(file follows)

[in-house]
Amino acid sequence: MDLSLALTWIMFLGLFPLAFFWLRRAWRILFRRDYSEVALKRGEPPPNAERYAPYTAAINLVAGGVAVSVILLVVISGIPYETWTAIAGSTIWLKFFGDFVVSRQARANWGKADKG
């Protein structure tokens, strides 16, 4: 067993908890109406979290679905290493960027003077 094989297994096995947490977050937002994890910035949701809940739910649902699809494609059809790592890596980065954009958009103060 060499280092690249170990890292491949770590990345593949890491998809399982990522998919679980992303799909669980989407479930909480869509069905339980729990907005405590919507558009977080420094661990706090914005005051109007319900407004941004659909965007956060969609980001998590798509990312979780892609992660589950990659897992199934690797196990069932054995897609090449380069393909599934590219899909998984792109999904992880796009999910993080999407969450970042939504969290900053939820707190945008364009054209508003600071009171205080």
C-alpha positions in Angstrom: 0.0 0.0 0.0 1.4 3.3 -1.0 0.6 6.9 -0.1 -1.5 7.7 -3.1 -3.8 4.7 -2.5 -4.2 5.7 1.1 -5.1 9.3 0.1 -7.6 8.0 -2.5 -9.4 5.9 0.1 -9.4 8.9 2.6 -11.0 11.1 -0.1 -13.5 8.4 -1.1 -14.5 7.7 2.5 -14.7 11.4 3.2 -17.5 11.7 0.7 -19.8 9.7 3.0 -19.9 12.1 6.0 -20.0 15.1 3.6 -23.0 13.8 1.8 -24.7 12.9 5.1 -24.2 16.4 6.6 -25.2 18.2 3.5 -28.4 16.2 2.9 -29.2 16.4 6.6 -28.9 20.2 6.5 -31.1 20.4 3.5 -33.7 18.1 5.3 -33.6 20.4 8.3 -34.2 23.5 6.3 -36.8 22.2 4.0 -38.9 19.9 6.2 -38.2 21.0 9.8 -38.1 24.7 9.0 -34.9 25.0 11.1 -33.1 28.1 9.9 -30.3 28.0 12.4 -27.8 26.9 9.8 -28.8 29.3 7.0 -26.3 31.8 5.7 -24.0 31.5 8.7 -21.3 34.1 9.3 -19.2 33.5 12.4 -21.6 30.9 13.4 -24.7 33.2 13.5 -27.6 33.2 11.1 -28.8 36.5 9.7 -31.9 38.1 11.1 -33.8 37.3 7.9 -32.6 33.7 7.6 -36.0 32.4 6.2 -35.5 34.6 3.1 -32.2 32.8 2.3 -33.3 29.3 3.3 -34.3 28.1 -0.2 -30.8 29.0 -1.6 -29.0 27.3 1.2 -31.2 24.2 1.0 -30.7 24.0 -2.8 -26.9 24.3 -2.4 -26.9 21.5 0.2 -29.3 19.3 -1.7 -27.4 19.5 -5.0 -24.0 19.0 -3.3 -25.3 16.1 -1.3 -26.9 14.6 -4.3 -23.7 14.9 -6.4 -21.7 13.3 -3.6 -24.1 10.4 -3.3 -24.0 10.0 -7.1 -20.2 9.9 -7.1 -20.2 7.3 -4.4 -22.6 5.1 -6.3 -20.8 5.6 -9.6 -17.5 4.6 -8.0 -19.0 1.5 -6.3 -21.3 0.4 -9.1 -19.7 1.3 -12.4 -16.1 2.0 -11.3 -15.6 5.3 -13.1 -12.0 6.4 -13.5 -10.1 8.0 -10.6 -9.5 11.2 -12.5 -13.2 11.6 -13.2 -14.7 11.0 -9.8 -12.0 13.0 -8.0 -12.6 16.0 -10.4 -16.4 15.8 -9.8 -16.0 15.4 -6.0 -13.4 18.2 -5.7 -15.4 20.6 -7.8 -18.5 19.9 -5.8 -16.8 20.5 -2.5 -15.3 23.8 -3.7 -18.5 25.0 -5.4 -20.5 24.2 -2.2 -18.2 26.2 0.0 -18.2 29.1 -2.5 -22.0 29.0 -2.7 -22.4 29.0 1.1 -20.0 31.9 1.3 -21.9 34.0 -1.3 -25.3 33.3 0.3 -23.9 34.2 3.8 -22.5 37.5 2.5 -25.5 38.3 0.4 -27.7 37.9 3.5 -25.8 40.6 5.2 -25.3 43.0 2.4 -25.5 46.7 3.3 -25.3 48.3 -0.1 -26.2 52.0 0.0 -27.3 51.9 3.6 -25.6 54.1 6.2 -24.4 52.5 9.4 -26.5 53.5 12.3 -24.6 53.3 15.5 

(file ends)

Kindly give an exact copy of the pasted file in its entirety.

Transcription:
[in-house]
Amino acid sequence: MDLSLALTWIMFLGLFPLAFFWLRRAWRILFRRDYSEVALKRGEPPPNAERYAPYTAAINLVAGGVAVSVILLVVISGIPYETWTAIAGSTIWLKFFGDFVVSRQARANWGKADKG
């Protein structure tokens, strides 16, 4: 067993908890109406979290679905290493960027003077 094989297994096995947490977050937002994890910035949701809940739910649902699809494609059809790592890596980065954009958009103060 060499280092690249170990890292491949770590990345593949890491998809399982990522998919679980992303799909669980989407479930909480869509069905339980729990907005405590919507558009977080420094661990706090914005005051109007319900407004941004659909965007956060969609980001998590798509990312979780892609992660589950990659897992199934690797196990069932054995897609090449380069393909599934590219899909998984792109999904992880796009999910993080999407969450970042939504969290900053939820707190945008364009054209508003600071009171205080």
C-alpha positions in Angstrom: 0.0 0.0 0.0 1.4 3.3 -1.0 0.6 6.9 -0.1 -1.5 7.7 -3.1 -3.8 4.7 -2.5 -4.2 5.7 1.1 -5.1 9.3 0.1 -7.6 8.0 -2.5 -9.4 5.9 0.1 -9.4 8.9 2.6 -11.0 11.1 -0.1 -13.5 8.4 -1.1 -14.5 7.7 2.5 -14.7 11.4 3.2 -17.5 11.7 0.7 -19.8 9.7 3.0 -19.9 12.1 6.0 -20.0 15.1 3.6 -23.0 13.8 1.8 -24.7 12.9 5.1 -24.2 16.4 6.6 -25.2 18.2 3.5 -28.4 16.2 2.9 -29.2 16.4 6.6 -28.9 20.2 6.5 -31.1 20.4 3.5 -33.7 18.1 5.3 -33.6 20.4 8.3 -34.2 23.5 6.3 -36.8 22.2 4.0 -38.9 19.9 6.2 -38.2 21.0 9.8 -38.1 24.7 9.0 -34.9 25.0 11.1 -33.1 28.1 9.9 -30.3 28.0 12.4 -27.8 26.9 9.8 -28.8 29.3 7.0 -26.3 31.8 5.7 -24.0 31.5 8.7 -21.3 34.1 9.3 -19.2 33.5 12.4 -21.6 30.9 13.4 -24.7 33.2 13.5 -27.6 33.2 11.1 -28.8 36.5 9.7 -31.9 38.1 11.1 -33.8 37.3 7.9 -32.6 33.7 7.6 -36.0 32.4 6.2 -35.5 34.6 3.1 -32.2 32.8 2.3 -33.3 29.3 3.3 -34.3 28.1 -0.2 -30.8 29.0 -1.6 -29.0 27.3 1.2 -31.2 24.2 1.0 -30.7 24.0 -2.8 -26.9 24.3 -2.4 -26.9 21.5 0.2 -29.3 19.3 -1.7 -27.4 19.5 -5.0 -24.0 19.0 -3.3 -25.3 16.1 -1.3 -26.9 14.6 -4.3 -23.7 14.9 -6.4 -21.7 13.3 -3.6 -24.1 10.4 -3.3 -24.0 10.0 -7.1 -20.2 9.9 -7.1 -20.2 7.3 -4.4 -22.6 5.1 -6.3 -20.8 5.6 -9.6 -17.5 4.6 -8.0 -19.0 1.5 -6.3 -21.3 0.4 -9.1 -19.7 1.3 -12.4 -16.1 2.0 -11.3 -15.6 5.3 -13.1 -12.0 6.4 -13.5 -10.1 8.0 -10.6 -9.5 11.2 -12.5 -13.2 11.6 -13.2 -14.7 11.0 -9.8 -12.0 13.0 -8.0 -12.6 16.0 -10.4 -16.4 15.8 -9.8 -16.0 15.4 -6.0 -13.4 18.2 -5.7 -15.4 20.6 -7.8 -18.5 19.9 -5.8 -16.8 20.5 -2.5 -15.3 23.8 -3.7 -18.5 25.0 -5.4 -20.5 24.2 -2.2 -18.2 26.2 0.0 -18.2 29.1 -2.5 -22.0 29.0 -2.7 -22.4 29.0 1.1 -20.0 31.9 1.3 -21.9 34.0 -1.3 -25.3 33.3 0.3 -23.9 34.2 3.8 -22.5 37.5 2.5 -25.5 38.3 0.4 -27.7 37.9 3.5 -25.8 40.6 5.2 -25.3 43.0 2.4 -25.5 46.7 3.3 -25.3 48.3 -0.1 -26.2 52.0 0.0 -27.3 51.9 3.6 -25.6 54.1 6.2 -24.4 52.5 9.4 -26.5 53.5 12.3 -24.6 53.3 15.5 